Cleanings and Recare
The best way to maintain a healthy mouth is to see your hygienist regularly for a routine cleaning and check-up. During this type of visit the hygienist will provide you with scaling, polishing, fluoride, and x-rays (based on your individual needs). The dentist usually comes in at the end to check the teeth for any discrepancies.
Not only does this routine visit keep the teeth and gums clear of harmful bacteria and deposits, it allows your oral care providers the chance to check and re-check your teeth for any changes and sometimes predict and prevent certain problems with the teeth and surrounding tissues.
The following are some of the things the hygienist and dentist will look for:
Periodontal (gum) Disease: Hygienists are trained in assessing and preventing periodontal disease. In short, this is an irreversible disease that results in the plaque bacteria causing the bone and structures surrounding the teeth to break down and essentially rot away. Without these structures, there is nothing to hold the teeth in place. In severe cases Periodontal Disease can result in infection and/or tooth loss. Your hygienist not only cleans the plaque deposits off the teeth in order to prevent Periodontal Disease progression, but will help give you the knowledge and tools you need to care for and maintain your teeth at home
Cracks, cavities, and failing restorations: With regular check-ups and recare appointments, it is more likely that the hygienist and dentist will be able to find problems with the teeth before these problems can cause pain or infection. It is beneficial to catch a problem, such as a cavity, while it is small rather than large in order to prevent complications during the restorative process.
Oral Cancer Screening: During the recare appointment, the hygienist takes a good look around the mouth to assess the oral tissues for any abnormalities or signs of oral cancer. He/she can also give you tips on how to do this at home and what some of the signs of oral cancer are.
Patients are treated based on their individual needs and concerns. For this reason, the hygienist might recommend different recare intervals to help improve the oral health status of the patient. Some people are prone to decay, some people present with more inflammation and tenderness of the gums, some build the deposits on the teeth quicker than others, and some people are susceptible to Advanced Periodontal Disease. Depending on what the hygienist and dentist find during the assessment of the mouth, they may recommend the following intervals.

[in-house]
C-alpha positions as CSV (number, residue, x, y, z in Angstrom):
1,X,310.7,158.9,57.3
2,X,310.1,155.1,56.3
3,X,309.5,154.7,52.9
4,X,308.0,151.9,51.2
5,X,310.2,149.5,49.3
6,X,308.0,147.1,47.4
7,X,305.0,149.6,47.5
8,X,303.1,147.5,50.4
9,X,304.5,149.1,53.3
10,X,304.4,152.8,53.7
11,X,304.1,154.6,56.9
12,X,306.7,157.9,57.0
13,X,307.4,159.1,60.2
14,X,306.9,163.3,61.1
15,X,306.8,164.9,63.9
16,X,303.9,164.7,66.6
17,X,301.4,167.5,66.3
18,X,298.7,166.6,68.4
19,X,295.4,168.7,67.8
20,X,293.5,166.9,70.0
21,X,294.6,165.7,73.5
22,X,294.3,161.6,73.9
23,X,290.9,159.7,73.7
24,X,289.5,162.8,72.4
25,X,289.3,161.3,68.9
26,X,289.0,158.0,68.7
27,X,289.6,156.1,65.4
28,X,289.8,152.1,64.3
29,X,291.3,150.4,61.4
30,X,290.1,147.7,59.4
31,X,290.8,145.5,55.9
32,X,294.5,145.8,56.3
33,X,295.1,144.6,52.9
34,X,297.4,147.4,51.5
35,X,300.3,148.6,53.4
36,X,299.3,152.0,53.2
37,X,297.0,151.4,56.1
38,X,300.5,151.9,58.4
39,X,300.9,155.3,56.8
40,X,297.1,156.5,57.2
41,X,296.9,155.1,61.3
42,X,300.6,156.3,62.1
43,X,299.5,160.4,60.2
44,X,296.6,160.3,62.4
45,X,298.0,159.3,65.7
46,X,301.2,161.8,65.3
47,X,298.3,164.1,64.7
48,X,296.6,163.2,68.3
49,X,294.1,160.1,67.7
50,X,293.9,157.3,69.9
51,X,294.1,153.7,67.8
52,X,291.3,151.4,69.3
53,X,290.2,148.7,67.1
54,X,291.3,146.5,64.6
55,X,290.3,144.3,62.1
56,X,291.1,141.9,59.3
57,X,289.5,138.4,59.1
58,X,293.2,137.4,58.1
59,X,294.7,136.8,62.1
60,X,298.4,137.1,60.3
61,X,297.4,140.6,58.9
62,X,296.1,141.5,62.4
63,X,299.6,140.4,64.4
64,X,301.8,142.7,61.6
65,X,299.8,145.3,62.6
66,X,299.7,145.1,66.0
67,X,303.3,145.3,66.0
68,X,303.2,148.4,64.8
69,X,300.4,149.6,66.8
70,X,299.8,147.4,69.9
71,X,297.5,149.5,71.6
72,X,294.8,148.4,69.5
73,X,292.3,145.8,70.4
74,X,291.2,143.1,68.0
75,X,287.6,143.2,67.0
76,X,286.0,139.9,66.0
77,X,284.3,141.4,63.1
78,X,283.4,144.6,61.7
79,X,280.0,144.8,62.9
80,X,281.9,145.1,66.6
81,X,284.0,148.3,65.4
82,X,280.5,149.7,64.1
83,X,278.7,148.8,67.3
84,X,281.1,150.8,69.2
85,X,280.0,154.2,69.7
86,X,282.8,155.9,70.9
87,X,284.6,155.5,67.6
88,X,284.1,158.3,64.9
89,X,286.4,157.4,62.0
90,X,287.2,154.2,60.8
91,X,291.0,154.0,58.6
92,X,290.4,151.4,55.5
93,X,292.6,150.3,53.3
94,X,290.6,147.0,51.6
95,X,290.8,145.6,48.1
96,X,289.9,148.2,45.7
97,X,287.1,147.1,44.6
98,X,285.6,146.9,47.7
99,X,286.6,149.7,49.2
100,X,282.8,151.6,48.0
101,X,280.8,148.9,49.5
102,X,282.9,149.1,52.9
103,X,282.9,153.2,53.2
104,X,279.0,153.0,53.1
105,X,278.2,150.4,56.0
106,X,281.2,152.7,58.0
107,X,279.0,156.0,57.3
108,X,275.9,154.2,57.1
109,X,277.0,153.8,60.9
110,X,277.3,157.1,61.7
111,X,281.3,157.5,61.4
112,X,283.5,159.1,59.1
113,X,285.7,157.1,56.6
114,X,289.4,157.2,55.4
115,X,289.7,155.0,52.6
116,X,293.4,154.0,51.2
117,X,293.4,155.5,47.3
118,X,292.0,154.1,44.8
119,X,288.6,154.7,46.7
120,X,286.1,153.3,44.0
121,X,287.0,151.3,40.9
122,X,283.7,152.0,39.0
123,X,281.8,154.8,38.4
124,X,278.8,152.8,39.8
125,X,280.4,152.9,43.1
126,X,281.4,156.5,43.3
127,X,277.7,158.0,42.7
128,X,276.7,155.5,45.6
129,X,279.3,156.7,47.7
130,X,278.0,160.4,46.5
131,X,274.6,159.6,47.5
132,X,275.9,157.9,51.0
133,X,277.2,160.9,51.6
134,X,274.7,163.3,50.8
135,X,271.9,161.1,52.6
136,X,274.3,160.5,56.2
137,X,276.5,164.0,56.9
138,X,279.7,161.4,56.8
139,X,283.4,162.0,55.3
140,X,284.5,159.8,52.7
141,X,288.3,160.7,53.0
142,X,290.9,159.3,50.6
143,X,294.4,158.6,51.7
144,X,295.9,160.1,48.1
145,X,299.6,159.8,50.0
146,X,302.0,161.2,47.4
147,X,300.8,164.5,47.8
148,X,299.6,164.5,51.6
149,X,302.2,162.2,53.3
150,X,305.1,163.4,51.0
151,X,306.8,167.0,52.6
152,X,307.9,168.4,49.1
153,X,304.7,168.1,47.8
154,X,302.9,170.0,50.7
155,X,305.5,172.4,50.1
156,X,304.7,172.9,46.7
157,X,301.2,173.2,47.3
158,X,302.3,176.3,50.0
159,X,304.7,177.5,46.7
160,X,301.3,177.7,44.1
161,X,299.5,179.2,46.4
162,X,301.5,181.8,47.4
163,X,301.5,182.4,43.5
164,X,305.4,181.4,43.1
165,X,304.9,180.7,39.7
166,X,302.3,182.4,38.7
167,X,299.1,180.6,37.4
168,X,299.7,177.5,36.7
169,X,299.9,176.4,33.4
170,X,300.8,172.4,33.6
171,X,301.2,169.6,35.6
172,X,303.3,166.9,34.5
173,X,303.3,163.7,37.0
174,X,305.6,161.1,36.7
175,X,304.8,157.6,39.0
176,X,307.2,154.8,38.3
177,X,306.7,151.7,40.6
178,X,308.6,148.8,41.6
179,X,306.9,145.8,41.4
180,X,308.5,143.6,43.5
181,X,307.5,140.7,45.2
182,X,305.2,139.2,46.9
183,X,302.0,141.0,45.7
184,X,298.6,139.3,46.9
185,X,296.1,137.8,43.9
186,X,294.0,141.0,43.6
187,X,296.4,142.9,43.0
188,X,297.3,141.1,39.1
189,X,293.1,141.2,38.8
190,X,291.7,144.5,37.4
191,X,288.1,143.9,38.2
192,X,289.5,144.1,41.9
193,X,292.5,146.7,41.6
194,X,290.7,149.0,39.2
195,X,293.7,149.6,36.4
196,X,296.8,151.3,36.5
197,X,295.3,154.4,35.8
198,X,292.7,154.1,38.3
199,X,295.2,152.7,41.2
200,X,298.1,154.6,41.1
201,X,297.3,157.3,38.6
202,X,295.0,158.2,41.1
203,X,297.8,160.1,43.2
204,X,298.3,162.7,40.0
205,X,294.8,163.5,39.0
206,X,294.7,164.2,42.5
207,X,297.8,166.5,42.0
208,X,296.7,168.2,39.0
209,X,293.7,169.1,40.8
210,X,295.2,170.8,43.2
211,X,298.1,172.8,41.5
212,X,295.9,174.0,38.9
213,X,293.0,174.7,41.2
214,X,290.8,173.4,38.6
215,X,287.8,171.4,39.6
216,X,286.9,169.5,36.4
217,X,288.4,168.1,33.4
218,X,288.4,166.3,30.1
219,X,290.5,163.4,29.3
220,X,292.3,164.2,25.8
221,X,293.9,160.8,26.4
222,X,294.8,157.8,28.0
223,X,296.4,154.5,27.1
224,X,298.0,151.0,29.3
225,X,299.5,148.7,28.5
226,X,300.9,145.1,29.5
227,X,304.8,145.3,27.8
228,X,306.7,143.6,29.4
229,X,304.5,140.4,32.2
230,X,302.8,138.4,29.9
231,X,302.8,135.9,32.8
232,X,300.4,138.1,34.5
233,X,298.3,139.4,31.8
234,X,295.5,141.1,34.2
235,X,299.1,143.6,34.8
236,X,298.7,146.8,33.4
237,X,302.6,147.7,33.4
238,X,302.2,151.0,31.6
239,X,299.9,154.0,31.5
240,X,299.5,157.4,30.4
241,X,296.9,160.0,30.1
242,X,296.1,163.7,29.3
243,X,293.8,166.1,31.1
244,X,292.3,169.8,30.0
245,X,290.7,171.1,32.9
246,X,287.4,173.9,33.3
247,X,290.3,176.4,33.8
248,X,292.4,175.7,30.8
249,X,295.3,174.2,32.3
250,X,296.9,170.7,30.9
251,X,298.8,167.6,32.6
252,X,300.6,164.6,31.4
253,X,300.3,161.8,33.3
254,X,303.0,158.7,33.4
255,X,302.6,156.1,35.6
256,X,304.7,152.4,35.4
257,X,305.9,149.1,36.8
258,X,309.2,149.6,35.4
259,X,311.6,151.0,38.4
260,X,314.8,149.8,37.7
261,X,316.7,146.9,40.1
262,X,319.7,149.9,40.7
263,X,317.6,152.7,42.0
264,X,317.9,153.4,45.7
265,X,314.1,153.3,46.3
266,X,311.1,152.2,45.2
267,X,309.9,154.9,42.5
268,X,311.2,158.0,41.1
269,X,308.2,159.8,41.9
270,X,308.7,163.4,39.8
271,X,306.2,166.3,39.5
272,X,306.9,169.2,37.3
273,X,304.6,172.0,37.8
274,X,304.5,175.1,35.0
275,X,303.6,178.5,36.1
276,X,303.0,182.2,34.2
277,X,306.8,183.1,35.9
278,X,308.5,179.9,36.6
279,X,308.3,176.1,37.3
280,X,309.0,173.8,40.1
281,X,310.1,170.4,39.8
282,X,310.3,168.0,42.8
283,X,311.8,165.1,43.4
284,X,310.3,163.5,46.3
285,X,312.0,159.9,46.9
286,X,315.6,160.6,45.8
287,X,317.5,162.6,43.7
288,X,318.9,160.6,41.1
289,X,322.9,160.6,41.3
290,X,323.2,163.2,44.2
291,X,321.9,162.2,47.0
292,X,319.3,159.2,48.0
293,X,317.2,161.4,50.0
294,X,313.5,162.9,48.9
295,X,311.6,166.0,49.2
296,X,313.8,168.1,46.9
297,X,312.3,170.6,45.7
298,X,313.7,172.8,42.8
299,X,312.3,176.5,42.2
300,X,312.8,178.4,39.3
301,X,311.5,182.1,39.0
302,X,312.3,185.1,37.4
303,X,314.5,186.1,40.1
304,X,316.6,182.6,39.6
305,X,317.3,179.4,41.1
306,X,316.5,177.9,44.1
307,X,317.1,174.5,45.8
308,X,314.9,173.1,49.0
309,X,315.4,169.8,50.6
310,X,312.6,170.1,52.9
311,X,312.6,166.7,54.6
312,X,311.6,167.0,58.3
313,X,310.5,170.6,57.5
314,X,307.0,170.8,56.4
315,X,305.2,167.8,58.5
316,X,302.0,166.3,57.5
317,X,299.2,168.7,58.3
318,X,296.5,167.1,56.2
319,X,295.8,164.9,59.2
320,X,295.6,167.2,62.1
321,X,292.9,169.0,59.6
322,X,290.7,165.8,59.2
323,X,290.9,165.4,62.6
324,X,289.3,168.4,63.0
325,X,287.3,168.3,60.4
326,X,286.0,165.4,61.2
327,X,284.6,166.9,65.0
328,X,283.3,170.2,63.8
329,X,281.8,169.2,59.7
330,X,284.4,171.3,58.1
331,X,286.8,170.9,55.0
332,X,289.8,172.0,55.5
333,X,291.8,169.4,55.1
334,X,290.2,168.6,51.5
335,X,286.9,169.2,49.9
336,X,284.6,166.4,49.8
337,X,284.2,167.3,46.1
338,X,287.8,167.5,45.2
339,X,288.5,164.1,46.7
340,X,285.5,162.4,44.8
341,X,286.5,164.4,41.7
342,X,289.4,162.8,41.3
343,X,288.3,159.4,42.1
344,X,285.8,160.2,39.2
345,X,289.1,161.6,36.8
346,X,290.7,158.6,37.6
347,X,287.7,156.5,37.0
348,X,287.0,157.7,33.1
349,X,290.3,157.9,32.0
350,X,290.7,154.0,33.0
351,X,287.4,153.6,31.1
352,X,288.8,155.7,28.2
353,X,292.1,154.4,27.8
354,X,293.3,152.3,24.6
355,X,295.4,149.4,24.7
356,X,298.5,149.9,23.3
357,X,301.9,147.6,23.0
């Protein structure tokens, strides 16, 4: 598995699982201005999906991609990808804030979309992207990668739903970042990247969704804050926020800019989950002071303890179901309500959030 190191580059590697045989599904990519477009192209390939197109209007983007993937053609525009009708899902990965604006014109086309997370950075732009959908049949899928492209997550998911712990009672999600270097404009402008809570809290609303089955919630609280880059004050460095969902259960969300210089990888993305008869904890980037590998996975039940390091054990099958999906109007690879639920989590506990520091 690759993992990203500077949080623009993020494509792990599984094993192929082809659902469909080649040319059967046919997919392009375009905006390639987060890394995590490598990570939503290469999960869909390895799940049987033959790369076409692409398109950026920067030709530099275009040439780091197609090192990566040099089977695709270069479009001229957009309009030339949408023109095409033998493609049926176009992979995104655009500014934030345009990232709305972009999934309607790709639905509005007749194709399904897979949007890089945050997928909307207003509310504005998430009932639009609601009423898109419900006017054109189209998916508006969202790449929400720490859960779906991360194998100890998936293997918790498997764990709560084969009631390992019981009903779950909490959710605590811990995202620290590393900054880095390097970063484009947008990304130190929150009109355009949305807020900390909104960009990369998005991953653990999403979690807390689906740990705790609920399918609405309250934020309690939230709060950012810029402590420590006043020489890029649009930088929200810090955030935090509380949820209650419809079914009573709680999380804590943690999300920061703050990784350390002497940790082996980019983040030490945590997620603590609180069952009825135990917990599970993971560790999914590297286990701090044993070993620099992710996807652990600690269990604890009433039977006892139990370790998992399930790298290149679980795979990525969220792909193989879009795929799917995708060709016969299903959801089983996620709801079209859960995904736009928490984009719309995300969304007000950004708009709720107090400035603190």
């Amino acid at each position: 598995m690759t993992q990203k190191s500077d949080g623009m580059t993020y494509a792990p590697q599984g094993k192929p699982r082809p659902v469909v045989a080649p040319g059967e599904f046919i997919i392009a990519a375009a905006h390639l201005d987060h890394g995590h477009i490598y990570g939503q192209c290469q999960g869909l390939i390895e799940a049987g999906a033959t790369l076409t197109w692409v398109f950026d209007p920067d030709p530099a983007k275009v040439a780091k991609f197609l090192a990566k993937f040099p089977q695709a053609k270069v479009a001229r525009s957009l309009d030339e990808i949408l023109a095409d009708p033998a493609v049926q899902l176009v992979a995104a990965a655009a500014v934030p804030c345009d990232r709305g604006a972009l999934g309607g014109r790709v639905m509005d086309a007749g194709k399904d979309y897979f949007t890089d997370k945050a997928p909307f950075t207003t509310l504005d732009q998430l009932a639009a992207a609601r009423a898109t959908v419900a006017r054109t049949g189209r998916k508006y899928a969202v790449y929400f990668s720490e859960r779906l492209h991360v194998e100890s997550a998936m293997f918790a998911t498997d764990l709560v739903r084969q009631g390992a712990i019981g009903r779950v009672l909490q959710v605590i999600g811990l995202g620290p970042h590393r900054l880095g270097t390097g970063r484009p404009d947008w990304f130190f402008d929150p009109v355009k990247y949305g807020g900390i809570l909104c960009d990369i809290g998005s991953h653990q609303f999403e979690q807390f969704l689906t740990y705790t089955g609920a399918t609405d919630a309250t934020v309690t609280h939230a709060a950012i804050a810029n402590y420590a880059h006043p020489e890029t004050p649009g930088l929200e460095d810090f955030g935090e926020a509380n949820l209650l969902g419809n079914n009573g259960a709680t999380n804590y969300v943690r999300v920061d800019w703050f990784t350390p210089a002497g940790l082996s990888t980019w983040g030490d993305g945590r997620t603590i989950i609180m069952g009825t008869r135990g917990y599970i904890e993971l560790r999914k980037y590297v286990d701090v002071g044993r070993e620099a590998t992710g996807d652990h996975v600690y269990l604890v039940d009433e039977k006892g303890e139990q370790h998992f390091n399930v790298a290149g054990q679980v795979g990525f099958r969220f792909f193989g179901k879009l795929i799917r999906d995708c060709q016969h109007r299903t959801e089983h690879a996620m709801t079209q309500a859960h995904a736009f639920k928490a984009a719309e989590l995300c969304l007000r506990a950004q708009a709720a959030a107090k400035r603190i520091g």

3-4mos- Usually these are called “Periodontal Maintenance Appointments”. These appointments provide more scaling per year, in order to remove the plaque bacteria more frequently and promote healthier gums and a lower chance of developing gum disease.
6-9mos- This is usually the standard amount of time between cleanings. If the patient does not require a lot of additional maintenance/help from the hygienist and their gums and teeth are in a stable and healthy state, this timeframe will suffice.
12mos- This interval is not usually recommended, as more frequent recare/cleanings benefit the health of the mouth better; However, some people do not have Dental Benefits and cannot afford to come more often than this. And that’s okay; annual cleanings/recares still allow dental providers to assess the teeth on a regular basis. This type of interval does, however, require more diligent home care practices from the patient.
Benefits of Routine X-rays
Bite-wing X-rays are recommended to be taken every 12months during the recare appointment. These x-rays allow the hygienist and dentist to see between the teeth and also the surrounding structures that cannot be seen by the naked eye. The dentist will often use x-rays to diagnose decay/cavities between the teeth. The hygienist can use the x-rays to check for bone loss associated with Periodontal Disease and see deposits deep between the teeth that need to be removed. In certain instances it is difficult, if not impossible, to diagnose or address patient concerns without an x-ray.
Some people worry that the amount of radiation associated with annual x-rays is excessive; however, studies have shown that the amount received by the patient is very minimal, especially with newer digital x-ray sensors that need even less exposure time than the traditional x-ray film.
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